Paediatric radiologyCase Type
Varshney , Dr Abhishek Kumar1; Varshney, Dr Bhawna2Patient
25 years, female
A 25-year-old primigravida patient with complaints of 5 month amenorrhea was referred to our centre for antenatal ultrasound examination to rule out Twin pregnancy as uterine fundal height was more than the expected gestational age of 20 weeks.
Antenatal Ultrasound findings revealed clover-shaped deformity of skull ( Fig. 1) resulting from premature closure of sagittal, coronal & lambdoid sutures, thus trilobed protrusion of skull was noted. Abdominal circumference was corresponding to 30 weeks 5 days ( Fig. 2). However, all long bones including Humerus, Radius, Ulna, Femur, Tibia, Fibula were corresponding between 15 to 18 weeks.( Fig. 3 (a),( b),(c)) Both upper & lower limbs were short & stubby ( Fig. 4)with narrow thorax. Amniotic liquor was found to be increased ( Amniotic fluid index ~30 cms). Fetal Spine was normal. So, on the basis of ultrasonography findings, diagnosis of Type 2 Thanatophoric Dysplasia was made. Patient opted for immediate termination of pregnancy. Clinical Photographs of the fetus were also taken after delivery of fetus which revealed clover-shaped deformity of skull, narrow chest, short & stubby limbs. ( Fig. 5)
Thanatophoric Dysplasia is congenital most lethal form of skeletal dysplasia followed by Osteogenesis imperfecta type II. The term “Thanatophoric” derives from a Greek word for “Death bringing” or “ Death Bearing”. Thanatophoric dysplasia is a rare congenital entity affecting fetus in utero and is characterised by marked underdevelopment of fetal skeleton & short limb dwarfism with a estimated incidence rate of about 1 in every 20000 to 50000 .
Thanatophoric Dysplasia is caused by de novo autosomal dominant mutations in the Fibroblast Growth Factor Receptor 3 ( FGFR 3 ) gene located on Chromosome band 4p 16.3 [3,4,5]. The basic proposed pathogenesis is persistence of abnormal fetal mesenchymal tissue causing disorganised enchondral bone formation which transforms to abnormal bone & cartilage . Two types of Thanatophoric dysplasia have been recognized; type I (80%) constitutes fetus with more shortened curved limbs giving telephone receiver appearance with macrocephaly but normal shaped skull while type II (20%) is associated with Clover shaped deformity of skull with straight shortened limbs.
Diagnosis is, often, made by antenatal ultrasound done in second or third trimester which includes following imaging features like – clover shaped deformity of skull or macrocephaly, short or curved long bones especially femur, narrow thorax with short , splayed ribs, redundant soft tissue of upper & lower limbs and polyhydramnios. High-resolution 3D/ 4D ultrasound can reveal cranio- facial abnormalities & skin thickening more precisely.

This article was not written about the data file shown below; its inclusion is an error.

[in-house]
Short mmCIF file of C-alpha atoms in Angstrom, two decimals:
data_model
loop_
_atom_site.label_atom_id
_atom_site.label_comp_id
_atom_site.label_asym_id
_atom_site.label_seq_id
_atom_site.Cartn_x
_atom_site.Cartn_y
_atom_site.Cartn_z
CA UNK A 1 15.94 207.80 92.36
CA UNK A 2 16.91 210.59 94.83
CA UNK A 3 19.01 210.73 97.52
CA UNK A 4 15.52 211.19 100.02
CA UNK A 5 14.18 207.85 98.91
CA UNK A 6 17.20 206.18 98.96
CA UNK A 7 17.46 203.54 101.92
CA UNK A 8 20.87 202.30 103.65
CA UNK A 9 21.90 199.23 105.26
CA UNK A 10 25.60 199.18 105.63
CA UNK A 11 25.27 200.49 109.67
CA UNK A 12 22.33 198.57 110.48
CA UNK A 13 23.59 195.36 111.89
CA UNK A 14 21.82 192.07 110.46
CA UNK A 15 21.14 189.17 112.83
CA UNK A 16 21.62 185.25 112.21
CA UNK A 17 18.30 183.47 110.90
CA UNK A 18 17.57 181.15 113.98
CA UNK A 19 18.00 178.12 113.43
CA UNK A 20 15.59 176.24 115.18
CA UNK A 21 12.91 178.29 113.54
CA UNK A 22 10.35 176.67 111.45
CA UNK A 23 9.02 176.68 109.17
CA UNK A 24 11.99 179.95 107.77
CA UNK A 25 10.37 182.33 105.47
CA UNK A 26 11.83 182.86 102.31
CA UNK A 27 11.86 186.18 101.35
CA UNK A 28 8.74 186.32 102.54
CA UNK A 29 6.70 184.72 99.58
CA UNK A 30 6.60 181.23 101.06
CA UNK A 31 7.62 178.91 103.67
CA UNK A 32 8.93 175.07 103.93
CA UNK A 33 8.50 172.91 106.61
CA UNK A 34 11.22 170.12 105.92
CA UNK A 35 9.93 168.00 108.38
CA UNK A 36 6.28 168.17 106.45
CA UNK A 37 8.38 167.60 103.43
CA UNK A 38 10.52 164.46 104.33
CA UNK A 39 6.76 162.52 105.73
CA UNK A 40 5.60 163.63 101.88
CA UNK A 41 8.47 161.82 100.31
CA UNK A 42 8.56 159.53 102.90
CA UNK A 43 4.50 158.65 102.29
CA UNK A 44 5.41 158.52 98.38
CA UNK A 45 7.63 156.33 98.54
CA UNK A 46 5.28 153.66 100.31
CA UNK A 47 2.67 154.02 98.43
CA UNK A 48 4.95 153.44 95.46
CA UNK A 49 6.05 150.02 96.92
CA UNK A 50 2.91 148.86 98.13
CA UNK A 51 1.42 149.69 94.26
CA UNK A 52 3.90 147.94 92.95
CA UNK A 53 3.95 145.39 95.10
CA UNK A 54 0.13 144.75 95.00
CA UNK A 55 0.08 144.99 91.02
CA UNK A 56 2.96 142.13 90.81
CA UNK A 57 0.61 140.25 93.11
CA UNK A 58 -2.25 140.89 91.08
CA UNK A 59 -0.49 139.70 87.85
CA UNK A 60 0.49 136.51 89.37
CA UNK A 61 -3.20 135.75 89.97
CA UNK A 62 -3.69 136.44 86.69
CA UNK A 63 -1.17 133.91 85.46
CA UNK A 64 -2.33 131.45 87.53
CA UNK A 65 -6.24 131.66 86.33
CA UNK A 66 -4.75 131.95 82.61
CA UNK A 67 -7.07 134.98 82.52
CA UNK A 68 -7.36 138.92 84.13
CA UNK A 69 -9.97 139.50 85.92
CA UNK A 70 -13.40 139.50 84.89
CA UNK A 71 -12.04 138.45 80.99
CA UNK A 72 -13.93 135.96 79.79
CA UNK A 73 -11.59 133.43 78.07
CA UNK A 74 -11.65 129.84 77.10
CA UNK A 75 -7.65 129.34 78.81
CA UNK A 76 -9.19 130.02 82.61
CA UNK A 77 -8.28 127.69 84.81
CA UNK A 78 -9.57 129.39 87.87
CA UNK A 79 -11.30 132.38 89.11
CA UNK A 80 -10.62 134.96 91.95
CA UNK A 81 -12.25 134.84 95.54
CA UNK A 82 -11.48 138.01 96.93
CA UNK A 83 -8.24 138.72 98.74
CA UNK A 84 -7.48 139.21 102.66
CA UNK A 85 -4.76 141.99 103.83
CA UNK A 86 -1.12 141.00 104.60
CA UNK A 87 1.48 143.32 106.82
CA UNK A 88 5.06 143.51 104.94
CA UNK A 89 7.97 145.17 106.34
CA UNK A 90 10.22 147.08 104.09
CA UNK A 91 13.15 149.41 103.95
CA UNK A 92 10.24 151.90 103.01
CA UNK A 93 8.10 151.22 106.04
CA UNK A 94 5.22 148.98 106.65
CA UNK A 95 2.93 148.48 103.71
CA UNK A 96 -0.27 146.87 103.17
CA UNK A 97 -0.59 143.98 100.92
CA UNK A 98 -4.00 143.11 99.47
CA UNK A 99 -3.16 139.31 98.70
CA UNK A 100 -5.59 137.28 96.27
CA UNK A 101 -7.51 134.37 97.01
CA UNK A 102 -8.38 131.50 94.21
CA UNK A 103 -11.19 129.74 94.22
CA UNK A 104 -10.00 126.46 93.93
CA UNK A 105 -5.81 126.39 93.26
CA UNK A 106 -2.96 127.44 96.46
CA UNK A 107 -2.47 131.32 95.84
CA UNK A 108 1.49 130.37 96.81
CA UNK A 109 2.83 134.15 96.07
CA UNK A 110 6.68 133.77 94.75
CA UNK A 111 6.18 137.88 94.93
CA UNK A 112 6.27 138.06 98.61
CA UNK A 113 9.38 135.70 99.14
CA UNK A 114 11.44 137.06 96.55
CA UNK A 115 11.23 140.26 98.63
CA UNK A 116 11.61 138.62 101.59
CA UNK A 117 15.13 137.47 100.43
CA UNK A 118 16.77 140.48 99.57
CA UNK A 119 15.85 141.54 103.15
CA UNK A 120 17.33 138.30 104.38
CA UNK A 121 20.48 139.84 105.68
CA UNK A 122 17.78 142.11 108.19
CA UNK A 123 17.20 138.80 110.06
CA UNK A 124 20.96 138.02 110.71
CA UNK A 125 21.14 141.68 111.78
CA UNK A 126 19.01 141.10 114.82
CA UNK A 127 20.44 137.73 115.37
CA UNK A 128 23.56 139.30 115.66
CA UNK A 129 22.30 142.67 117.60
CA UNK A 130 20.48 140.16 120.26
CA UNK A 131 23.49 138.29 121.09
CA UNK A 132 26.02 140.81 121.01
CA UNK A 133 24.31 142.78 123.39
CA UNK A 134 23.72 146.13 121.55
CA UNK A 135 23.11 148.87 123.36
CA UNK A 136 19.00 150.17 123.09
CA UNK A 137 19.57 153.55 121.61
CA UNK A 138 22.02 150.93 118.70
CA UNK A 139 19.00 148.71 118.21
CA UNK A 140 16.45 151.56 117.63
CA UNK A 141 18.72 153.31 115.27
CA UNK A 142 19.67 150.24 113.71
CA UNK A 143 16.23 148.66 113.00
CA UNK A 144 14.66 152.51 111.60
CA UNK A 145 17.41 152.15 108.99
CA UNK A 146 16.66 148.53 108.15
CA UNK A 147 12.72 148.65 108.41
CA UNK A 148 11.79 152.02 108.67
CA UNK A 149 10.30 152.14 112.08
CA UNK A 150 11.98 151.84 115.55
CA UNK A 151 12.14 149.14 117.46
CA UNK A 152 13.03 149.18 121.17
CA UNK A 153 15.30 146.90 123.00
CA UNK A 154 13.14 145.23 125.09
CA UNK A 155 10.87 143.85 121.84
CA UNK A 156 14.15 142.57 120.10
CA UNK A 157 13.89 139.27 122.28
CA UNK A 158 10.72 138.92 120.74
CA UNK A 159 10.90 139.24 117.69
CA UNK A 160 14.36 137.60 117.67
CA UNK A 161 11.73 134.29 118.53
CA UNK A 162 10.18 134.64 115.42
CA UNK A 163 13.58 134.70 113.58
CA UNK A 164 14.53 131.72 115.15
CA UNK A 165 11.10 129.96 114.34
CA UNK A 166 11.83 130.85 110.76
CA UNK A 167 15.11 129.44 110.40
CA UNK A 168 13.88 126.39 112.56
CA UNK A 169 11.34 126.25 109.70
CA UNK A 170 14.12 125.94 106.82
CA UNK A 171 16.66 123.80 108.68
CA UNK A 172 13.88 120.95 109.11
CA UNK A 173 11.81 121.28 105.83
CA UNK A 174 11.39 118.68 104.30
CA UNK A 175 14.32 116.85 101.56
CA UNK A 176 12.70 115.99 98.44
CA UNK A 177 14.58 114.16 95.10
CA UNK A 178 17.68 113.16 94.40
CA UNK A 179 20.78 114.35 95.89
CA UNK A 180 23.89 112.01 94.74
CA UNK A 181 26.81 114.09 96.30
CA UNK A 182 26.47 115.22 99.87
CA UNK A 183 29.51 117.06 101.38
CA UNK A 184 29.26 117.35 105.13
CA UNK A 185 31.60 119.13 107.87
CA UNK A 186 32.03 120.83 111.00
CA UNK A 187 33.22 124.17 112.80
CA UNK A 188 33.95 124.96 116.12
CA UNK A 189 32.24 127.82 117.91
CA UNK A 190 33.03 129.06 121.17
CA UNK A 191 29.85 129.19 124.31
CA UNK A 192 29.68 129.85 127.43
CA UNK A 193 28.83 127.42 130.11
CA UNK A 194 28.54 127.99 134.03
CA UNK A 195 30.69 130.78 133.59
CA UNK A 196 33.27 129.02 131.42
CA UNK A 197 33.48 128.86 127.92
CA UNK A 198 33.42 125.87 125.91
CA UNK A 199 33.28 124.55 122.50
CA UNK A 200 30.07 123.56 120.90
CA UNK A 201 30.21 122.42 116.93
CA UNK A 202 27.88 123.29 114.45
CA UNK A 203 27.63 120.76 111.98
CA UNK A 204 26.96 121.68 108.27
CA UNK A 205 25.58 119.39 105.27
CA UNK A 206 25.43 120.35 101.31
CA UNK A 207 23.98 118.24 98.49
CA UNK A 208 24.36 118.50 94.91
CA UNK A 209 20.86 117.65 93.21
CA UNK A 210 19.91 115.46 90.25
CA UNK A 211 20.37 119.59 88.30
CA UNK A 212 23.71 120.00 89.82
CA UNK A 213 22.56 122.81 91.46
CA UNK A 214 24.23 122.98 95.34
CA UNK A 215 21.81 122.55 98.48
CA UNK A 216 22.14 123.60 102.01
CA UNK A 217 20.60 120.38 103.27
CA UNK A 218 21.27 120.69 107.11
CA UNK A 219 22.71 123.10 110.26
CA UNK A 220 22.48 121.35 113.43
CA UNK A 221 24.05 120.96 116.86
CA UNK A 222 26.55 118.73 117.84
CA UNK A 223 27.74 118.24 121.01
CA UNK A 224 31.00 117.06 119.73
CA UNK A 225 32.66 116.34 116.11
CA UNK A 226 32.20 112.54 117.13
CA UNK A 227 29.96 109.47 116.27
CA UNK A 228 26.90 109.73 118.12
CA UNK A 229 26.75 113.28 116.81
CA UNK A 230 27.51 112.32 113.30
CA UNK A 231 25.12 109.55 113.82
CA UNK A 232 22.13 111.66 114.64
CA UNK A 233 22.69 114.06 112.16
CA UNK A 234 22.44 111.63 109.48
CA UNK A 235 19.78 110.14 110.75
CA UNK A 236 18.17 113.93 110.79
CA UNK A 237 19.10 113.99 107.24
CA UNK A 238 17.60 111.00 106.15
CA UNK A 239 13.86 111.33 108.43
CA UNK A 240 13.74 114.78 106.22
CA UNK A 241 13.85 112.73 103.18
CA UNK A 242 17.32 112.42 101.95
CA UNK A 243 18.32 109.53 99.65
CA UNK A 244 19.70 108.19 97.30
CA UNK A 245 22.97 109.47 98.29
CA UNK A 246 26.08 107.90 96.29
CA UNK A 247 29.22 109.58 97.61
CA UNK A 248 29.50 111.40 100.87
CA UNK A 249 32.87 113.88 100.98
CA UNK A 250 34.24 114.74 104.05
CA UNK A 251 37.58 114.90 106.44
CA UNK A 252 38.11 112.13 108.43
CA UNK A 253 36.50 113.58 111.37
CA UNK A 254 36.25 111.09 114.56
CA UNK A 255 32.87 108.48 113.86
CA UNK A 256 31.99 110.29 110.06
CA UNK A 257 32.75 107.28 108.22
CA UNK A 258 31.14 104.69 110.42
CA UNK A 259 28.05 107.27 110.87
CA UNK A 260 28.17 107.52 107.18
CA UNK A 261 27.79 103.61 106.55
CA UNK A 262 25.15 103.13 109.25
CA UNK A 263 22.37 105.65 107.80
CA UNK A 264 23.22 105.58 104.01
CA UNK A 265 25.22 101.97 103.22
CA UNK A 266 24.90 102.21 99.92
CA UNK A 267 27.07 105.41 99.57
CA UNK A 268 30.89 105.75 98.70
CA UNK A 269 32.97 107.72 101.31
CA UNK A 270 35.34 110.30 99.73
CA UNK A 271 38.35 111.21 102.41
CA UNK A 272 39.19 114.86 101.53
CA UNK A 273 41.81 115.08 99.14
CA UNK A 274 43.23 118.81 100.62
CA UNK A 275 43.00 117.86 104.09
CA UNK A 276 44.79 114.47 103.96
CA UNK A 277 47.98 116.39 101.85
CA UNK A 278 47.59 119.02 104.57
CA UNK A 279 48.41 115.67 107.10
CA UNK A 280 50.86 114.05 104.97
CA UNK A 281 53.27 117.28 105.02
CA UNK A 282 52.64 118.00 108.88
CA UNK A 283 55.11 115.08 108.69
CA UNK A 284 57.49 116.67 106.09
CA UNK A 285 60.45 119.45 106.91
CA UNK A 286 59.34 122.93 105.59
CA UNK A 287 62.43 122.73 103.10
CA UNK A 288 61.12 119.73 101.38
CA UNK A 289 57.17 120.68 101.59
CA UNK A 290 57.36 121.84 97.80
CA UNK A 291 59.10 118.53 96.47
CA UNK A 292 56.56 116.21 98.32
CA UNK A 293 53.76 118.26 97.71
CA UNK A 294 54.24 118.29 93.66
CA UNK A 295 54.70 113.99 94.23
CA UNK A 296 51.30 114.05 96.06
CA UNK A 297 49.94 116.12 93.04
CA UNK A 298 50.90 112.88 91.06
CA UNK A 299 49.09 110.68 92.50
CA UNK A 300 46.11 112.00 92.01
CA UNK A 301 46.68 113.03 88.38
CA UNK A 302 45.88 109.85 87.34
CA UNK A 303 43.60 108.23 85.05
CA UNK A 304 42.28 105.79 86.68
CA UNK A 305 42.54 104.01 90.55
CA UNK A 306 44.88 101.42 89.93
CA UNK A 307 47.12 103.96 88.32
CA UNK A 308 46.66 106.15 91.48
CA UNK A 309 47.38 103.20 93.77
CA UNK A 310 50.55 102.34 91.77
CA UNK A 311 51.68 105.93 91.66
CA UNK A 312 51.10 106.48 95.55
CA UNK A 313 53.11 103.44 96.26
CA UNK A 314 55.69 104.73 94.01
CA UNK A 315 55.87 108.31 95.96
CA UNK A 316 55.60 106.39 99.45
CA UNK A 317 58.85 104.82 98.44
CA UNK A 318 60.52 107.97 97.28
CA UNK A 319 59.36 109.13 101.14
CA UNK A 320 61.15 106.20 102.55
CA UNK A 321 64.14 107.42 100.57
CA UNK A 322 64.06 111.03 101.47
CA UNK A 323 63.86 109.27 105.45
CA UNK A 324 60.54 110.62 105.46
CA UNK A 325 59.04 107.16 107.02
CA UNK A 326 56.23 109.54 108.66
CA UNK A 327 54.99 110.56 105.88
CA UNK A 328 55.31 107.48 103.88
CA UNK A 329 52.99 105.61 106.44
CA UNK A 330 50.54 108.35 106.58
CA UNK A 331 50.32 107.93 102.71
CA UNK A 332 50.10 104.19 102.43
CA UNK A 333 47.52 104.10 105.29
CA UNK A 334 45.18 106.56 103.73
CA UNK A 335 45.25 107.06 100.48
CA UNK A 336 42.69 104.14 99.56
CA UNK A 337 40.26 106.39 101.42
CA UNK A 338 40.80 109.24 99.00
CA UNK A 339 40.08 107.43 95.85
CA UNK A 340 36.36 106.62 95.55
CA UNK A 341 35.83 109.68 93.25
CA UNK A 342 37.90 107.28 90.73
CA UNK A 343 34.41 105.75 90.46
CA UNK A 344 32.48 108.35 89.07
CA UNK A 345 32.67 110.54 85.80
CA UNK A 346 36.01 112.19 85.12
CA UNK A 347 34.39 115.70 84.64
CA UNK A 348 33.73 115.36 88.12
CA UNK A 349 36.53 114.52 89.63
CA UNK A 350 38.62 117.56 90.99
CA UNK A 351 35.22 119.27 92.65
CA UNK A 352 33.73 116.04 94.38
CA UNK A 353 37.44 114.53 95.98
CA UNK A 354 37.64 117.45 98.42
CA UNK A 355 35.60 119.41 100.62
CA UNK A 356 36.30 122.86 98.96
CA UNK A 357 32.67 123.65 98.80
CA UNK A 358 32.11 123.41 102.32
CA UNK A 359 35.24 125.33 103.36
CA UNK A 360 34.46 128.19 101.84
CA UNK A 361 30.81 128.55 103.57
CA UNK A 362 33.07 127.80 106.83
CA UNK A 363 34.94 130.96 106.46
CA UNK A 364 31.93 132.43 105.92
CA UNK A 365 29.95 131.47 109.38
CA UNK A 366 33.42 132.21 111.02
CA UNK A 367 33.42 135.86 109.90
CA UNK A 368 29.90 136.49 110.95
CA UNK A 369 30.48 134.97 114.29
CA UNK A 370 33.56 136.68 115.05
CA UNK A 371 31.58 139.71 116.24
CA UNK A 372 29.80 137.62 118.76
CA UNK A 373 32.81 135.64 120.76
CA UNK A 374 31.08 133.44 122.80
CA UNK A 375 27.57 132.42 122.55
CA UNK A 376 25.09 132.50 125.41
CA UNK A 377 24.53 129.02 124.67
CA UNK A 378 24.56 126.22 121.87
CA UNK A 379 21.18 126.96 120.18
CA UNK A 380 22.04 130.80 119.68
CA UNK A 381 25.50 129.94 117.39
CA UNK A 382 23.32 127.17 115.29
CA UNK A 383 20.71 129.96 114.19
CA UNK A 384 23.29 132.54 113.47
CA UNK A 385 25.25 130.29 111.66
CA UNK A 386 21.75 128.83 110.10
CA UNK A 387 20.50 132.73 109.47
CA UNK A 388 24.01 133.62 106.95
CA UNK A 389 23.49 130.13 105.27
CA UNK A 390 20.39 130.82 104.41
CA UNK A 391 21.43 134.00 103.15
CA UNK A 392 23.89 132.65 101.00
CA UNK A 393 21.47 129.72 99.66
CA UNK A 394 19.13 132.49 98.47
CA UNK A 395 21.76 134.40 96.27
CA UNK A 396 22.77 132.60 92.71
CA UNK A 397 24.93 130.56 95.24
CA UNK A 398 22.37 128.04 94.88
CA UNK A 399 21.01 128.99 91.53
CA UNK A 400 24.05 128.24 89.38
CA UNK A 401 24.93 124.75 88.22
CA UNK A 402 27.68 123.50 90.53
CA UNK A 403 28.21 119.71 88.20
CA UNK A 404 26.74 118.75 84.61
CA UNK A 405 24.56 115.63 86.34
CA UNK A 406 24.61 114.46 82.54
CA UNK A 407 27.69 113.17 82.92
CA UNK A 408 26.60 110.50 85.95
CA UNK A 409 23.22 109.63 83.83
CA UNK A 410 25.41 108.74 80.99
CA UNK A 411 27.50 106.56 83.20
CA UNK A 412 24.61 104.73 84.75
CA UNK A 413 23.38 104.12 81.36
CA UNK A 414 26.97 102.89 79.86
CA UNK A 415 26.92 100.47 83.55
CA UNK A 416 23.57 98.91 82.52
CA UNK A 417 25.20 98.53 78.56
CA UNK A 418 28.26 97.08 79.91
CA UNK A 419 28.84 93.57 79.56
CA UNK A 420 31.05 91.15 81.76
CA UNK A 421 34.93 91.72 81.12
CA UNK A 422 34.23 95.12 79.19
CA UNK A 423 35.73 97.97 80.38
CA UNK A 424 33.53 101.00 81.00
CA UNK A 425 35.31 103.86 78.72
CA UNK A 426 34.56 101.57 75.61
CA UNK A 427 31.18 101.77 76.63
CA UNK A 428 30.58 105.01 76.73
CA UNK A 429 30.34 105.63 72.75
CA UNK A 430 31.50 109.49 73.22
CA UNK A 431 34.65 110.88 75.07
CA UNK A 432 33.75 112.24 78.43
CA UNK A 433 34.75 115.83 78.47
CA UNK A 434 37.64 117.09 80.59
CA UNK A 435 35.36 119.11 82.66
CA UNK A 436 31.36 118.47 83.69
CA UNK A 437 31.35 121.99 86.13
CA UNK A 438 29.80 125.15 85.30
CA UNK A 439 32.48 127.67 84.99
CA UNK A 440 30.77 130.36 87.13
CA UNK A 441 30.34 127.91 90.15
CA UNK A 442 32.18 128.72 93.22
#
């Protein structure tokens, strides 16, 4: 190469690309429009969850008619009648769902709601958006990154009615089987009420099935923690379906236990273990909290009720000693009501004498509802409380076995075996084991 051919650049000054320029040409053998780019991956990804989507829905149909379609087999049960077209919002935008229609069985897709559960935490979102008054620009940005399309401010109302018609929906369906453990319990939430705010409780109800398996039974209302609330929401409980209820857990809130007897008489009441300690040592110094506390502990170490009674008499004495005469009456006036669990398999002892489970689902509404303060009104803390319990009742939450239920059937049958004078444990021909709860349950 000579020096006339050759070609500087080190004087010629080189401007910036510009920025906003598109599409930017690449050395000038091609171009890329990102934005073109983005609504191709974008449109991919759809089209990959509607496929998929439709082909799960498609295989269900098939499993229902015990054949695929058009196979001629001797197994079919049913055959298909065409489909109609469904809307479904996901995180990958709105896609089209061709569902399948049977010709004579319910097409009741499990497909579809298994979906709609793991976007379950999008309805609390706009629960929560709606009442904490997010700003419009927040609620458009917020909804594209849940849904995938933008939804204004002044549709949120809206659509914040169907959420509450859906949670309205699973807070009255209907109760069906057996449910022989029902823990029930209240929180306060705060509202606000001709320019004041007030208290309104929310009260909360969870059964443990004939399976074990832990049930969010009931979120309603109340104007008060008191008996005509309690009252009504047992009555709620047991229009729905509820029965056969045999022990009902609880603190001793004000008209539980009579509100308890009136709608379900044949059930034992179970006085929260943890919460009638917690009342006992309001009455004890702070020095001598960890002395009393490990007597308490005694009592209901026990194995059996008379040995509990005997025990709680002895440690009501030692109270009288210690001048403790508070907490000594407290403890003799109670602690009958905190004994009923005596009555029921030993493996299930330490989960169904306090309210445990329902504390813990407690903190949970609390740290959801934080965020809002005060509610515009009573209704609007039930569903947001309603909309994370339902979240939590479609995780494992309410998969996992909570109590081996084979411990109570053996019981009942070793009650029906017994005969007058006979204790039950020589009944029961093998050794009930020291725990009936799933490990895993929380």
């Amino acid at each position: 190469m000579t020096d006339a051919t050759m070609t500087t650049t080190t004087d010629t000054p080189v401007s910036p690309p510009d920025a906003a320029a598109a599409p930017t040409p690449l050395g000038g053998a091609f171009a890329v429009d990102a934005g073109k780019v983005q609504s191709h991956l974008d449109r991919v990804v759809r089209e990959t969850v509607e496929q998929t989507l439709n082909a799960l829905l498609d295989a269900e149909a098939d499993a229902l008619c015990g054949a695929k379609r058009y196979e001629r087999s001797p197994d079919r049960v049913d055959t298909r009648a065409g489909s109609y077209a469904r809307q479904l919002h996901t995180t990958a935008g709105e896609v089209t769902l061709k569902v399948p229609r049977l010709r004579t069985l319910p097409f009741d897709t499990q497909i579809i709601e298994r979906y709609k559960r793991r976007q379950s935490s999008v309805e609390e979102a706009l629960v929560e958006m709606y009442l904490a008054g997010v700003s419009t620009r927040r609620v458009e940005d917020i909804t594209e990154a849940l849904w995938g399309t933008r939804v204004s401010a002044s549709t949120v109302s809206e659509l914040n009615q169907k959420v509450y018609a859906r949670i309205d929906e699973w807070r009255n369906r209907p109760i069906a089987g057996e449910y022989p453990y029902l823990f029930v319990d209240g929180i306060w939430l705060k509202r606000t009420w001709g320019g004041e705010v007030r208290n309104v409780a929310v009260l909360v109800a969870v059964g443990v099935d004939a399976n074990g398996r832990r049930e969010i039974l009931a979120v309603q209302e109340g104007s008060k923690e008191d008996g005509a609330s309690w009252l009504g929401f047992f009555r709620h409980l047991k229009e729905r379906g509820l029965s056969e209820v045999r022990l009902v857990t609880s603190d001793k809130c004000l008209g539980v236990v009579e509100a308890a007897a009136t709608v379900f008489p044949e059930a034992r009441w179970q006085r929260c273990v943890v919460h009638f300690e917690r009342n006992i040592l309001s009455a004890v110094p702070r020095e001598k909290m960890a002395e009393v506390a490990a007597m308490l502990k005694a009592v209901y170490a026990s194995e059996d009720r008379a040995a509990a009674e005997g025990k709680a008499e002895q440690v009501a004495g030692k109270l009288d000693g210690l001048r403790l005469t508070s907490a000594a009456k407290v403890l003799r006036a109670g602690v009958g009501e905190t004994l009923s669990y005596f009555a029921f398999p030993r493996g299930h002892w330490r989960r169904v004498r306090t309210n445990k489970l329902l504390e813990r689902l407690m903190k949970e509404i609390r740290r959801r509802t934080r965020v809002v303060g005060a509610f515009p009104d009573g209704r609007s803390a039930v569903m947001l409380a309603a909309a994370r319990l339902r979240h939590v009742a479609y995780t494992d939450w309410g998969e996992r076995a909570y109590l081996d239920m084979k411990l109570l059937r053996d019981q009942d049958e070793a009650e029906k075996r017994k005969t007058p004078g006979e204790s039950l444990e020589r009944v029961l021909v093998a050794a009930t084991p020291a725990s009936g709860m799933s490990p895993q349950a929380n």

Most of the fetus with this disorder die in utero thus, carries very poor prognosis as death mostly occurs due to brainstem compression from narrowed foramen magnum or due to respiratory failure owing to hypoplastic lungs . Prenatal diagnosis can also be confirmed by molecular analysis of mutation in FGFR 3 gene extracted from fetal cells obtained by chorionic villous sampling at 10 to 12 weeks or by amniocentasis at 15 to 18 weeks.
Meticulous Antenatal Ultrasound examination helps in precise timely detection of this rare entity of skeletal dysplasia. Since this entity carries very poor prognosis, so couples can be counselled regarding early termination of pregnancy.
 Kocherla K, Kocherla V. Antenatal diagnosis of Thanatophoric Dysplasia: a case report and review of literature. Int J Res Med Sci. 2014;2(3):1176–79.
 Wilcox WR, Tavormina PL, Krakow D, Lachman RS, Wasmuth JJ, Thompson LM, et al. Molecular radiologic and histopathologic correlations in thanatophoric dysplasia. Am J Med Genet. 1998;78:274–81. (PMID: 9677066)
 Martinez-Frias ML, Egues X, Puras A, Hualde J, de Frutos CA, Bermejo E, et al. Thanatophoric dysplasia type II with encephalocele and semilobar holoprosencephaly: insights into its pathogenesis. Am J Med Genet A. 2011 Jan;155A(1):197-202. (PMID: 21204232)
 Naveen NS, Murlimanju BV, Kumar V, Pulakunta T. Thanatophoric dysplasia: a rare entity. Oman Med J. 2011 May;26(3):196-7. (PMID: 22043415)
 Cohen MM Achondroplasia, Hypochondroplasia and Thanatophoric dysplasia: clinically related dysplasias that are also related at the molecular level Int J Maxillofac Surg 1998;27:451-455. (PMID: 9869286)
 MC Alister WH. Herman TE Osteochondrodysplasias, dysostosis, chromosomal aberrations, Mucopolysaccharidoses In Resnik Diagnosis of bone and joint disorders 3rd ed Philadelphia: WB Saunders 1995: 4136-4244.
 Lingappa HA, Karra S, Aditya A, Batra N, Chamarthy NP, Ravi Chander KWD. Autopsy Diagnosis of Thanatophoric Dysplasia. J Indian Acad Forensic Med. 2013;35(3):296–98.
 Gorlin RJ, Cohen MM, Hennekam RCM. The chondrodysplasias. 4th edition. Oxford University Press; 2001. Syndromes of head and neck. Chapter 7.
This work is licensed under a Creative Commons Attribution-NonCommercial-ShareAlike 4.0 International License.